Linux Mint is an elegant Linux-distro based on Ubuntu, which is in turn based on Debian. Its release usually follows Ubuntu releases. However, the release of Linux Mint 12 (following Ubuntu Oneiric) has been delayed and people have been left clueless because of no communication from the Linux Mint team. Finally, the Mint blog broke the secrecy yesterday, and has given a preview of what is to come.
I would like to apologize to the community, the media, and the journalists who wrote to us to know more about our upcoming release. We have been extremely secretive and 3 weeks past the Ubuntu release, it is still unclear for most people exactly what the next Linux Mint will look like. The reason we have been so silent is because we did not want to promise something we could not guarantee.
The story so far
Linux Mint has recorded an impressive 40% increase in market share in a month. We can easily guess that these are disgruntled Ubuntu users disappointed at the poor usability factor of Unity. The Mint team deserves credit for doing it right. Sticking to an older version of Gnome was not an option, as it would have lost support very soon. Linux Mint has rightfully decided to go with Gnome 3, but with their customization on top. Their main concern has always been:
How do we make people like Gnome 3? And what do we provide as an alternative to those who still do not want to change?
Gnome 3 is facing the same struggle as any change. It is facing resistance and Linux Mint aims to make Gnome more usable. They have addressed it with elegance and have presented Gnome 3, modified into a more usable version- MGSE.
MGSE and Gnome 3
MGSE improves on the problems that Gnome 3 faces.
- It changes the way people use their computer
- It’s application-centric, not task-centric (you switch between applications, not windows)
- It doesn’t do multi-tasking well (you can’t see opened windows, system tray icons, etc..)
While Linux Mint makes extensive use of application menus, window lists and other traditional desktop features, Gnome 3 tries to do away with all that and introduce a new method of interaction. While the Mint team appreciates the efforts of Gnome 3, they do not see it as a preferable way of interacting with the computer for desktop users. This inspired them to create Mint Gnome Shell Extensions or MGSE.
Mint Gnome Shell Extensions is a layer on top of Gnome 3. It does away with the idiosyncrasies of Gnome 3 and makes it usable. MGSE supports extensive customization. Therefore, if you require a feature in particular and do not want another feature, you can tweak MGSE to suit these needs. Turning off MGSE completely gives you the default Gnome 3.
MGSE makes the desktop environment of Gnome 3 more task-centric, than plain Gnome 3 which is more application-centric. The main features in MGSE are,
- The bottom panel
- The application menu
- The window list
- A task-centric desktop (i.e. you switch between windows, not applications)
- Visible system tray icons
- Media Player indicator
However, MGSE has not compromised on any of the features of Gnome 3 like hotspots on Window corners.
A Mint desktop looks and behaves like a Mint desktop and this one feels both like Gnome 3 and the traditional Linux Mint desktops that preceded it. You can launch applications from the top left, easily switch between applications and workspaces using the window list or keyboard shortcuts, keep an eye on your notifications at the top and access Gnome 3 features like activitiesfrom the top-left corner.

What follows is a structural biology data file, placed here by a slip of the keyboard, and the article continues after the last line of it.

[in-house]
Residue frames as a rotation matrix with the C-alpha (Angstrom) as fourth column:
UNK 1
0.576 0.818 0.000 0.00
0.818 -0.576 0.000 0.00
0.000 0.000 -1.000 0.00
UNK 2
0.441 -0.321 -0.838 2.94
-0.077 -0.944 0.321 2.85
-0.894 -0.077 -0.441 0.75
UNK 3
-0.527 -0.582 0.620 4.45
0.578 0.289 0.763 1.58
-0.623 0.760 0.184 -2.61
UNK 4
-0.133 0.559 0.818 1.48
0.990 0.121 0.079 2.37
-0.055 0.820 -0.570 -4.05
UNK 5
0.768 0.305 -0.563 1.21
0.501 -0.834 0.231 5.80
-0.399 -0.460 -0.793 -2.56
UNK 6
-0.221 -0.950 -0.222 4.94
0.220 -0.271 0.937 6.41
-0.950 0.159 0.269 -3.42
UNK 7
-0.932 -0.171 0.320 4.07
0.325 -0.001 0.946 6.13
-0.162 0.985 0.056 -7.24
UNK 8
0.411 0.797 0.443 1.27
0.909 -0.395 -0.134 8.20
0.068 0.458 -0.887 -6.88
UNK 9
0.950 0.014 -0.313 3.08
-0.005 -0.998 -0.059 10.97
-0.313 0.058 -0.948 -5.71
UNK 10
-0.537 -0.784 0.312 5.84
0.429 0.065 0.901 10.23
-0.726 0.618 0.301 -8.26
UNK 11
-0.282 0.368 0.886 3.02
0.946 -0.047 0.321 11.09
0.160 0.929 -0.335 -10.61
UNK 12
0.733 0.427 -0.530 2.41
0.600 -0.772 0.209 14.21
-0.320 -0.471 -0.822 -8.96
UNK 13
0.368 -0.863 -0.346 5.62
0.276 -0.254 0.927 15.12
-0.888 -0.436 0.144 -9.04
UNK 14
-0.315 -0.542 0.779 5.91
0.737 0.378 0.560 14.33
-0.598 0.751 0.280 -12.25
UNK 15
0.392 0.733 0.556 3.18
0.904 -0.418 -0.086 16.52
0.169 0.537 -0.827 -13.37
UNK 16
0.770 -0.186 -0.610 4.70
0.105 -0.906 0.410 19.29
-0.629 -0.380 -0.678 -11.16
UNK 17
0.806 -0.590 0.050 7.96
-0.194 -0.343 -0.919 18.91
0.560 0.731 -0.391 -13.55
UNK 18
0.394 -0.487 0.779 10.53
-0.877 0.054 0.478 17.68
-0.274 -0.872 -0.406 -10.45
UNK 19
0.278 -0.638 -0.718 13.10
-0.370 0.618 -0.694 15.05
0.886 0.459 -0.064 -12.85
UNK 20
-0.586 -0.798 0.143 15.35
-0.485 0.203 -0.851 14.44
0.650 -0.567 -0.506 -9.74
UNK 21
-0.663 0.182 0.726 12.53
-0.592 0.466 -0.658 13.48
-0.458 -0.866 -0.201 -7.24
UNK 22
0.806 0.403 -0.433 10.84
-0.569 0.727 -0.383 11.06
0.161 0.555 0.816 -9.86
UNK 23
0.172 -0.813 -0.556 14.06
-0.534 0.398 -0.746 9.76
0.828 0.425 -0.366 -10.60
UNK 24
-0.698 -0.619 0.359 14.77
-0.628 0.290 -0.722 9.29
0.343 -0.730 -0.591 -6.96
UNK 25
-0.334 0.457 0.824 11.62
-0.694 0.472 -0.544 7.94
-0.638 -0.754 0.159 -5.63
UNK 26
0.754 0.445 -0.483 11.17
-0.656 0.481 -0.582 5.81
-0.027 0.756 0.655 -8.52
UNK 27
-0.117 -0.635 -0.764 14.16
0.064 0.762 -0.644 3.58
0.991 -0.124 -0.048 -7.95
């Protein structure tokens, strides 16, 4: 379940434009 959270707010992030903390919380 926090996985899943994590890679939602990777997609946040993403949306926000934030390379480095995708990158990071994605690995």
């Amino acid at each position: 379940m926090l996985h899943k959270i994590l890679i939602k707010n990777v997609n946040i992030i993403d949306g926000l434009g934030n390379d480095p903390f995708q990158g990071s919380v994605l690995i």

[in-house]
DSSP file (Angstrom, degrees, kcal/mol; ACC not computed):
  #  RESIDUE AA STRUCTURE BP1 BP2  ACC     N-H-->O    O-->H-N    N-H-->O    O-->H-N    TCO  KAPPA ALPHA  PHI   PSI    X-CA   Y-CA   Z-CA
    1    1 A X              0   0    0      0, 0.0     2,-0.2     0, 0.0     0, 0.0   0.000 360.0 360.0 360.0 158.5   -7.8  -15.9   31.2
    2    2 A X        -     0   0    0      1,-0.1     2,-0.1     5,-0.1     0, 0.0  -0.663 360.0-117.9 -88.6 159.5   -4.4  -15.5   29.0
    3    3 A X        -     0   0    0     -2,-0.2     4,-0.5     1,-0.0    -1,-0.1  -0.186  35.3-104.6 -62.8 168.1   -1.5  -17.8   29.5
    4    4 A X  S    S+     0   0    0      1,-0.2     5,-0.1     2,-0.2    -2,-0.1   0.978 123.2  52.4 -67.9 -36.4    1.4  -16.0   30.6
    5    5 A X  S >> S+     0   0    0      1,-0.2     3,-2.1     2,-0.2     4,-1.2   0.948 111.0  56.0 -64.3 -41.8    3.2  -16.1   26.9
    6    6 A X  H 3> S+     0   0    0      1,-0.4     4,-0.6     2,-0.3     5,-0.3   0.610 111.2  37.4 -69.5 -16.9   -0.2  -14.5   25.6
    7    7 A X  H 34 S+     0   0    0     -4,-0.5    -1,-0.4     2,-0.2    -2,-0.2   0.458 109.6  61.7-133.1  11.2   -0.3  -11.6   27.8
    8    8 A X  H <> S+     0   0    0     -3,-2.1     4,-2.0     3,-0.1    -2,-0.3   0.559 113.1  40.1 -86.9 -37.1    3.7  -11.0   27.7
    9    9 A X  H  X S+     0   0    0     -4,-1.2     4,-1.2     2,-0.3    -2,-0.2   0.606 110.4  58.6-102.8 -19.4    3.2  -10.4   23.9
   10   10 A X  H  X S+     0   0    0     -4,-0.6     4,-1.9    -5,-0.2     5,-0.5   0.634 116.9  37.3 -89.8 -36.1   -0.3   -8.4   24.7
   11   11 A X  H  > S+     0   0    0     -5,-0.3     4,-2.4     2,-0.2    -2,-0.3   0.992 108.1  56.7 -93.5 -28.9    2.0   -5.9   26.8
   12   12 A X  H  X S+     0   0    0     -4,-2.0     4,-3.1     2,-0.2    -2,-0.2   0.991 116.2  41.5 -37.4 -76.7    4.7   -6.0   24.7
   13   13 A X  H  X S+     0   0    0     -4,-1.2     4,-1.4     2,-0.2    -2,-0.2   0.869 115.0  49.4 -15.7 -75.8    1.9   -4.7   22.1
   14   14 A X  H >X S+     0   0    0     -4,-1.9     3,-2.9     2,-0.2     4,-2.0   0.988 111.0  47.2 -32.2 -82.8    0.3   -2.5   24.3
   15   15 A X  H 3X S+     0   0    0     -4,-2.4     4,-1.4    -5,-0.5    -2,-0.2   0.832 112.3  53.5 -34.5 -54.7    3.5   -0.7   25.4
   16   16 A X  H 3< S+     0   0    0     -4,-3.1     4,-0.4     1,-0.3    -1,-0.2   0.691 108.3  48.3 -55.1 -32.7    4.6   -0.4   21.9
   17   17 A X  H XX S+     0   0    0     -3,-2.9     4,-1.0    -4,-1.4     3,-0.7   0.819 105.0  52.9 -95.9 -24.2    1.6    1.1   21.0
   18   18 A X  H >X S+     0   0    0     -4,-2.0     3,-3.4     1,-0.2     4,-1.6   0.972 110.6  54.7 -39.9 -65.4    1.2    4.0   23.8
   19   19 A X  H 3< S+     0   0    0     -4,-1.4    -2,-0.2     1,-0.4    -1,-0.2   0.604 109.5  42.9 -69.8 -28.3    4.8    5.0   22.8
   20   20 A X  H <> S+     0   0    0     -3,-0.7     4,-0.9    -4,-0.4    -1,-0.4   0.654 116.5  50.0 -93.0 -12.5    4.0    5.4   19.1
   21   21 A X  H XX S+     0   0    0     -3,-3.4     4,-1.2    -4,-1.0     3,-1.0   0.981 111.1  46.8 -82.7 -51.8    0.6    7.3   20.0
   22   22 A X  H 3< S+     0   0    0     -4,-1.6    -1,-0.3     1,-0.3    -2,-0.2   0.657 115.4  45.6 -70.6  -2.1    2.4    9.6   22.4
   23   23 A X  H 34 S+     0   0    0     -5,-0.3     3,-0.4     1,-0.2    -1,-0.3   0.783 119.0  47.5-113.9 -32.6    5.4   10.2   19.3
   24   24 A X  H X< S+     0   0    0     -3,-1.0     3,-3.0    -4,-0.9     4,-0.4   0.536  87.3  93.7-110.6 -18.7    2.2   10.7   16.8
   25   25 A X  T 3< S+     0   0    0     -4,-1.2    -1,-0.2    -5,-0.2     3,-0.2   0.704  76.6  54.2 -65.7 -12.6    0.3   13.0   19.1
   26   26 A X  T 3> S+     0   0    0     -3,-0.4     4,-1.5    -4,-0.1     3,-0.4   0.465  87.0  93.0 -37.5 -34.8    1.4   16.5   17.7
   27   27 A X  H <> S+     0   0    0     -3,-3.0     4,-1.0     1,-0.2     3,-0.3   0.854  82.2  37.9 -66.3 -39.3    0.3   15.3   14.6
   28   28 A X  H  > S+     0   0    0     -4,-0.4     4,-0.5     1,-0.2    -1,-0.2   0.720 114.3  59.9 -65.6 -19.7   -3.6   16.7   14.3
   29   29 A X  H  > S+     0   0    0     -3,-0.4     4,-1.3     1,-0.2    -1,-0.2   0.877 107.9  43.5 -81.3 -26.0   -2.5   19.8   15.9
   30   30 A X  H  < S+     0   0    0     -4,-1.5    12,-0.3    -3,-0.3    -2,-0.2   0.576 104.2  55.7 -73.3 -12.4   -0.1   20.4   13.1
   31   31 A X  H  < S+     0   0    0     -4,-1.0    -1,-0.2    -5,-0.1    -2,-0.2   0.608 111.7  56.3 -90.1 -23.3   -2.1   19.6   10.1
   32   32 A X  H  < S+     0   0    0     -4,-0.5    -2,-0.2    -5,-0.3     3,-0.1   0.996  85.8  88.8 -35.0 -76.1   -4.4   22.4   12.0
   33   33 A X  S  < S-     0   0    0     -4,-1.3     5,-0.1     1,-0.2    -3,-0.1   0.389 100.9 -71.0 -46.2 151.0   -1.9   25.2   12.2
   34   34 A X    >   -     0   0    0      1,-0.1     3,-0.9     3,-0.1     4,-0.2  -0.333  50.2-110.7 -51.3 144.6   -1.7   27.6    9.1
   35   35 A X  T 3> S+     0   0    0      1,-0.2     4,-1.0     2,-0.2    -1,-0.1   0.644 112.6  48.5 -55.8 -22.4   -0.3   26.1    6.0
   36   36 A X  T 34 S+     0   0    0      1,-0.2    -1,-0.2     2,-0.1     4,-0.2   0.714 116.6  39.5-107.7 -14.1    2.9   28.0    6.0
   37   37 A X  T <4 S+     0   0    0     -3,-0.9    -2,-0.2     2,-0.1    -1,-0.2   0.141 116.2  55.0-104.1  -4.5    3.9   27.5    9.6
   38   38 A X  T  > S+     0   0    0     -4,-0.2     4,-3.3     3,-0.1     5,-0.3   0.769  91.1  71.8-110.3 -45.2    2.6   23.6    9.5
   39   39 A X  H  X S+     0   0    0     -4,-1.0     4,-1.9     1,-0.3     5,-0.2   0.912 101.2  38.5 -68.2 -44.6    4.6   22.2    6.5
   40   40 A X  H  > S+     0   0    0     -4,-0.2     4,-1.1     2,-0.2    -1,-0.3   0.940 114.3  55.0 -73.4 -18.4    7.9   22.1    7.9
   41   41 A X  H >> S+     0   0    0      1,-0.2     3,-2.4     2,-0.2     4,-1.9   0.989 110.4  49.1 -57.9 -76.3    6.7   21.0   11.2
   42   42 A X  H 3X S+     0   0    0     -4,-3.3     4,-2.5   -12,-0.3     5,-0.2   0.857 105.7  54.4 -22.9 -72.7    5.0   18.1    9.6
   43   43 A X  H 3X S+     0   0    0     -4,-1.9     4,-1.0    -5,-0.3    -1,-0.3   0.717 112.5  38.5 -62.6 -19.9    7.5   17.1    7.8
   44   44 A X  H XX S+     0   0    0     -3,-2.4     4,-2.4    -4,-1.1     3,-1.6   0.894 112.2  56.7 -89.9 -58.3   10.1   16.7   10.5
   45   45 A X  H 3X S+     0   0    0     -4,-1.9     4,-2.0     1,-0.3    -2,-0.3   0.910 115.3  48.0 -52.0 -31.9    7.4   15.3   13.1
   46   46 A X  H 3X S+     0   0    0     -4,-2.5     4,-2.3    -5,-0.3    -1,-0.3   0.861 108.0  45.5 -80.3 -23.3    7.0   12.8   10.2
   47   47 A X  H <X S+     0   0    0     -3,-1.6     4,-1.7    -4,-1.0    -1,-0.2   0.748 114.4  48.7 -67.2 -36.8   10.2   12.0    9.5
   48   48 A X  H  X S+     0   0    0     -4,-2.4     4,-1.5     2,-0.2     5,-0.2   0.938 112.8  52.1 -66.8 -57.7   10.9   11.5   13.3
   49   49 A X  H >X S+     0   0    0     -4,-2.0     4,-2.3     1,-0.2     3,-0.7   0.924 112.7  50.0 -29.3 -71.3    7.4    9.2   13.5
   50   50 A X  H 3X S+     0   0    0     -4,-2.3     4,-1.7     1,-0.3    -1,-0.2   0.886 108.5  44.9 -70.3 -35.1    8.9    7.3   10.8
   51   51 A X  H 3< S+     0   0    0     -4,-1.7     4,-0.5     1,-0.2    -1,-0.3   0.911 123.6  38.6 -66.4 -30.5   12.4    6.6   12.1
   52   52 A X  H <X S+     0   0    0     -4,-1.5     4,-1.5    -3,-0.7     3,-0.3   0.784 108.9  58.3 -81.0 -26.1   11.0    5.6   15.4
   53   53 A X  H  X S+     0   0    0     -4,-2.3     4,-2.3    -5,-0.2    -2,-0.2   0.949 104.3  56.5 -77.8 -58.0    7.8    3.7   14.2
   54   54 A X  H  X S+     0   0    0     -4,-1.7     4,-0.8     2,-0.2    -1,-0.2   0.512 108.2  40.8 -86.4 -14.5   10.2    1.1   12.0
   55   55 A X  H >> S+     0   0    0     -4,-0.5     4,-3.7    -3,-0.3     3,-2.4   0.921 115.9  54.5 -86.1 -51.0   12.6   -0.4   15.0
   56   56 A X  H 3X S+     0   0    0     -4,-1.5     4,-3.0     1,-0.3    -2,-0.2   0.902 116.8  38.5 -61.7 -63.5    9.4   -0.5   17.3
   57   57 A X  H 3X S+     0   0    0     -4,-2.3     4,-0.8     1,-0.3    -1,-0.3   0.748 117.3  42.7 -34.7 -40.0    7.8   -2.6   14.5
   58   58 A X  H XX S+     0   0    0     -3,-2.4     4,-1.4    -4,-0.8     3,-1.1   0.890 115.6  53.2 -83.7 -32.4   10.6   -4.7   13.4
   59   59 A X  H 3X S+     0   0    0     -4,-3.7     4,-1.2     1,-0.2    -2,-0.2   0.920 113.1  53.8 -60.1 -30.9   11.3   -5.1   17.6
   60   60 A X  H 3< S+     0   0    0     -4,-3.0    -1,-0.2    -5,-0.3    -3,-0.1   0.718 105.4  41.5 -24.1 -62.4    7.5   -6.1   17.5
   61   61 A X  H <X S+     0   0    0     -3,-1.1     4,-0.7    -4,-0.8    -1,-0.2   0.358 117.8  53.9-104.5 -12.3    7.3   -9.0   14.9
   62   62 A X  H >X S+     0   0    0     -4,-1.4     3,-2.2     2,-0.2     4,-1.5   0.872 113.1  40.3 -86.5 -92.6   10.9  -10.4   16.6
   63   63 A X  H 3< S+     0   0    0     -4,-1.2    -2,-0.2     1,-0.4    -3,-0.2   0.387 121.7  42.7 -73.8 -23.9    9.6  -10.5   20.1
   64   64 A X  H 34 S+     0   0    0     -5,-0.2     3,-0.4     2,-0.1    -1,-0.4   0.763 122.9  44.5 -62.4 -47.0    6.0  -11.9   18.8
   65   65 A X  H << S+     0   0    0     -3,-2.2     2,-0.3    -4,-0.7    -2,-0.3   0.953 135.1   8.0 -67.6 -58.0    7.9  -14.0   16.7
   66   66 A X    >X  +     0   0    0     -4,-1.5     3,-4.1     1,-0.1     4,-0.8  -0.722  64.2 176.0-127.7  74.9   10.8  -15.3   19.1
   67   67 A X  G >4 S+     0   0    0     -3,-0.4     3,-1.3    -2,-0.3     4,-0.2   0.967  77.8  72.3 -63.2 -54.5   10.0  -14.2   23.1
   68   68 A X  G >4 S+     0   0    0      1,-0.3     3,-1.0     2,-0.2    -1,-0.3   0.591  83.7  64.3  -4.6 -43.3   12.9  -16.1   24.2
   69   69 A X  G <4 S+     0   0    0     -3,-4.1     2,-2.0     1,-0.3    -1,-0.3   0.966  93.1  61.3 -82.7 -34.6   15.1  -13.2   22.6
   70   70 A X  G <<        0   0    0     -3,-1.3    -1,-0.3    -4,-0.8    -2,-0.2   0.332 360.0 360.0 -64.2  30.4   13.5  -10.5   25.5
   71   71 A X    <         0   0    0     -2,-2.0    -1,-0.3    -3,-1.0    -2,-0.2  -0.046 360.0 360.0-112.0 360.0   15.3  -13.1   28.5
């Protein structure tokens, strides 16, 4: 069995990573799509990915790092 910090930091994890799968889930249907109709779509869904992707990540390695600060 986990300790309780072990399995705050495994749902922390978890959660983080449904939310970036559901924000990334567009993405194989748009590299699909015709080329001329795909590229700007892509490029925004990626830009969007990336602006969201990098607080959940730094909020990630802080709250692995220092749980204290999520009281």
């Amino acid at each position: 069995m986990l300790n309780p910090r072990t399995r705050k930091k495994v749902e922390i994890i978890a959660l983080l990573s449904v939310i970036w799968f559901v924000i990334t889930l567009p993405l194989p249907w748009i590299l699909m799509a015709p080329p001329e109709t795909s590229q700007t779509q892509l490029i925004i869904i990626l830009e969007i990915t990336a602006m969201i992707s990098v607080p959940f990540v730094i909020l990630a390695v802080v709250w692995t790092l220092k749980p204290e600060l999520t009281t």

The fallback mode is present in Gnome 3 because it requires hardware acceleration, and Gnome 3 is not compatible with all hardware yet. In fallback mode, you will still run Gnome 3, just without the looks. It is like a stripped-down version of Gnome 3, designed to run on generic hardware of all type.
Gnome 2.32 is there too!
Mint 12 is coming with Gnome 3 all right, but they have plans to include Gnome 2 as well. A big challenge in this was the inclusion of Gnome 2.32, which is incompatible with Gnome 3. Open Source software brings along a flexibility and this gave the Mint team MATE which is a fork of Gnome 2.32. The good news is, MATE is compatible with Gnome 3 and there is a chance that it will be included in the Mint 12 Live CD.
Linux Mint claims to be the fourth most popular OS in the world and this makes it a potential revenue stream. The Mint team has decided not to include search engines that do not share their revenue and will work with selected search engines, namely Ask.com, Google, Amazon and eBay.
This will give them a considerable amount of funding. Their reliance has been on donations and sponsorships and the Mint team is looking beyond those revenue streams now.
Great. So, when is the release?
Linux Mint 12 has planned to release the RC version by November 11 and the final stable version by November 20. However, these are only tentative dates and they mention clearly in their blog that the deadline can be compromised for better quality.
The Linux Mint team says that their Gnome 3 desktop is ready and MATE runs successfully beside Gnome 3 on Ubuntu 11.10. Even though some search engines may not appear in the RC release, they will make it once deals are finalized before the final release of the stable version.
What struck me was the honesty with which the Linux Mint team accepts things. This makes them all the more elegant.
We have been using Gnome 2 since 2006 and regarded by many as the best Gnome desktop available. With Gnome 3, we want to do the same again and let people decide on the experience they want to get, whether they want a pure Gnome 3 desktop, an MGSE one whether they want to stay with MATE. We are dealing with three brand new technologies, in many ways we are starting from scratch again.
You are awaited Linux Mint 12 Lisa.